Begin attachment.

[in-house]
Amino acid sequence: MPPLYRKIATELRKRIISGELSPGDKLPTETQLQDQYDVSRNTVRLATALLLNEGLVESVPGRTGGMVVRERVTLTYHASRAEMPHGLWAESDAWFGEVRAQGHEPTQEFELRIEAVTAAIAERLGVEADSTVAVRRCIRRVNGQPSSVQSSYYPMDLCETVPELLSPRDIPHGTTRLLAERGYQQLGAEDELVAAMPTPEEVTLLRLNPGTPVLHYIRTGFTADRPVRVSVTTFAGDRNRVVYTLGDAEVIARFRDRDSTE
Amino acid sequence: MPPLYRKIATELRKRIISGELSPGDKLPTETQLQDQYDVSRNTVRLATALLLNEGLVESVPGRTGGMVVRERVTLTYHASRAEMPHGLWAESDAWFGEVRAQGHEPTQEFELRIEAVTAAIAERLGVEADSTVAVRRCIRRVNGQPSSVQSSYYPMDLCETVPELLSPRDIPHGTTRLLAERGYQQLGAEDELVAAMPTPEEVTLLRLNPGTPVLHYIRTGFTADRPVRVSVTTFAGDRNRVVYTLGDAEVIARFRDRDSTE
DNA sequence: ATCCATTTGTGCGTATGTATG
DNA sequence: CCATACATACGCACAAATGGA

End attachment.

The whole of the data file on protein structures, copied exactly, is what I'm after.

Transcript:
[in-house]
Amino acid sequence: MPPLYRKIATELRKRIISGELSPGDKLPTETQLQDQYDVSRNTVRLATALLLNEGLVESVPGRTGGMVVRERVTLTYHASRAEMPHGLWAESDAWFGEVRAQGHEPTQEFELRIEAVTAAIAERLGVEADSTVAVRRCIRRVNGQPSSVQSSYYPMDLCETVPELLSPRDIPHGTTRLLAERGYQQLGAEDELVAAMPTPEEVTLLRLNPGTPVLHYIRTGFTADRPVRVSVTTFAGDRNRVVYTLGDAEVIARFRDRDSTE
Amino acid sequence: MPPLYRKIATELRKRIISGELSPGDKLPTETQLQDQYDVSRNTVRLATALLLNEGLVESVPGRTGGMVVRERVTLTYHASRAEMPHGLWAESDAWFGEVRAQGHEPTQEFELRIEAVTAAIAERLGVEADSTVAVRRCIRRVNGQPSSVQSSYYPMDLCETVPELLSPRDIPHGTTRLLAERGYQQLGAEDELVAAMPTPEEVTLLRLNPGTPVLHYIRTGFTADRPVRVSVTTFAGDRNRVVYTLGDAEVIARFRDRDSTE
DNA sequence: ATCCATTTGTGCGTATGTATG
DNA sequence: CCATACATACGCACAAATGGA